Patrick Sharp - The scoring numbers sure do look gaudy. On his way to a career-high in goals, Sharpie has bailed the Hawks out a lot, especially on the power play. But his -10 also tells its own story. The Shooter has too often resorted to reaching and standing still in his own zone instead of the dogged pursuit of the puck we've seen in past seasons. His insistence on gunning up the ice to score when even the sleightest hint of possession being gained in the defensive zone left his blue liners stranded a lot. According to some metrics we use in the Indian, Sharpie is the Hawks worst even-strength player, as they are a goal and a half worse off for every 60 minutes he spends on the ice 6-on-5. The goals are nice, but the Hawks need the total package.
Jack Skille- Oh Jack, we root for you so hard. Skillz skates his ass off every shift, but a lot of the time it's a Rorschach pattern and doesn't make any sense. He's got a nice shot, but too often it misses the net. His defensive awareness is meh. He'll show a great game, and then disappear for three. His wheels are great, but they don't get him to the right areas enough. Maybe he'd be helped by being deployed on the left side instead of right, where his body would be open and he'd have more options to shoot at. But that won't happen any time soon, and for now he's firmly on the trade block and leaves us wanting more.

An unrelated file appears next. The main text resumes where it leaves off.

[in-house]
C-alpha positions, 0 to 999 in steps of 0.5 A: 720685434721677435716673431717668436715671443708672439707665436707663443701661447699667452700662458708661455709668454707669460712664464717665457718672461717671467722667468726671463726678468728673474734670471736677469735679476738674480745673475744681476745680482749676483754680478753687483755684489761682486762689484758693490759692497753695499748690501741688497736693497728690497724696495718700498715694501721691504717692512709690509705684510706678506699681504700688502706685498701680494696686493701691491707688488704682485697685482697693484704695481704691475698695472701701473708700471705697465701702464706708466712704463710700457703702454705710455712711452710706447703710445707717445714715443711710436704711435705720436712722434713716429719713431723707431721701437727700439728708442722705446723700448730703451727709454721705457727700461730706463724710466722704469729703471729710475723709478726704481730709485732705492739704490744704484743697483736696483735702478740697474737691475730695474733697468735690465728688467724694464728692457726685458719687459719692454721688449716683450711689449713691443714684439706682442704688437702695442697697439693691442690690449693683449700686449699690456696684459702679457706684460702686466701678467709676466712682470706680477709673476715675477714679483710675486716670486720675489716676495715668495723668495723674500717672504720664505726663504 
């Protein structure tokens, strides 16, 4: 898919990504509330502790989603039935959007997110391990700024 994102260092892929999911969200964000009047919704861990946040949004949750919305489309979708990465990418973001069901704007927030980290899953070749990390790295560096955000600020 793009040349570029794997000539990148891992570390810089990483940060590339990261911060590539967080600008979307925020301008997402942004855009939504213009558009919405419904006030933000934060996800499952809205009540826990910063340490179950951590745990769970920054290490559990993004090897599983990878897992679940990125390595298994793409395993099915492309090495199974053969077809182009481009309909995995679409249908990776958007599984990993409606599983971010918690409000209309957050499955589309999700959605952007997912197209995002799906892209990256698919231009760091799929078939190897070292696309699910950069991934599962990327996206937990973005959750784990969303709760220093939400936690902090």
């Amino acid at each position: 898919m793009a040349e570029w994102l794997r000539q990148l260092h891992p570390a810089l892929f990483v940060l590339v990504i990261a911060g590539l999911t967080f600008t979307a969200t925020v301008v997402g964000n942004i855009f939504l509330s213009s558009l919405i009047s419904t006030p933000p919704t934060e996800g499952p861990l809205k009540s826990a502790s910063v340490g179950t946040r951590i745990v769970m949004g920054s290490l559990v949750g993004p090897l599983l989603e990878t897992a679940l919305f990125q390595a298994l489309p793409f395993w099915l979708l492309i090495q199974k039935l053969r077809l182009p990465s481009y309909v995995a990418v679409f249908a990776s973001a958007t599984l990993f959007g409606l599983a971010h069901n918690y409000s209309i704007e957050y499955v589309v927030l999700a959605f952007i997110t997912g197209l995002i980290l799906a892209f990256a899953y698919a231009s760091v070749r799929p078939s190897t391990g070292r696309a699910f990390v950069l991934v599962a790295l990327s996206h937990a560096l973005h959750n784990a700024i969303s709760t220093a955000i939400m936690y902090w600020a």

Viktor Stalberg - Pretty much the same story as above. Lighting quick skating accompanied by not enough desire to get dirty with this big frame, Stalberg seems to have earned the "soft" label that followed him here from Toronto. Showed promise when skating on the top line in November, where he netted most of his goals. But he didn't create enough space for Daydeam Nation (Toews and Kane) and was too complacent to float on the outside instead of getting to the net. Shows some chemistry with Skille but neither get enough ice time to do enough with it, not that they've always warranted it. Taken up residence in Coach Q's doghouse, any defensive mistake, which there've been plenty of, has been punished with a benching. So much promise, so many tools, so little resutls.
Jonathan Toews - Kind of the same story as Kane. The numbers look good, and Toews has been more noticeable more often than his partner in crime, especially after Kane got hurt. But we're accustomed to Toews being a beast every game, constantly winning the puck in the offensive zone and starting trouble. And that hasn't happened much this season. Been far streakier than in the past. Says all the right things to the press after, so his own performance gets ignored. While not bad, he can be better more often. Still the only guy the Hawks can count on to win a draw though.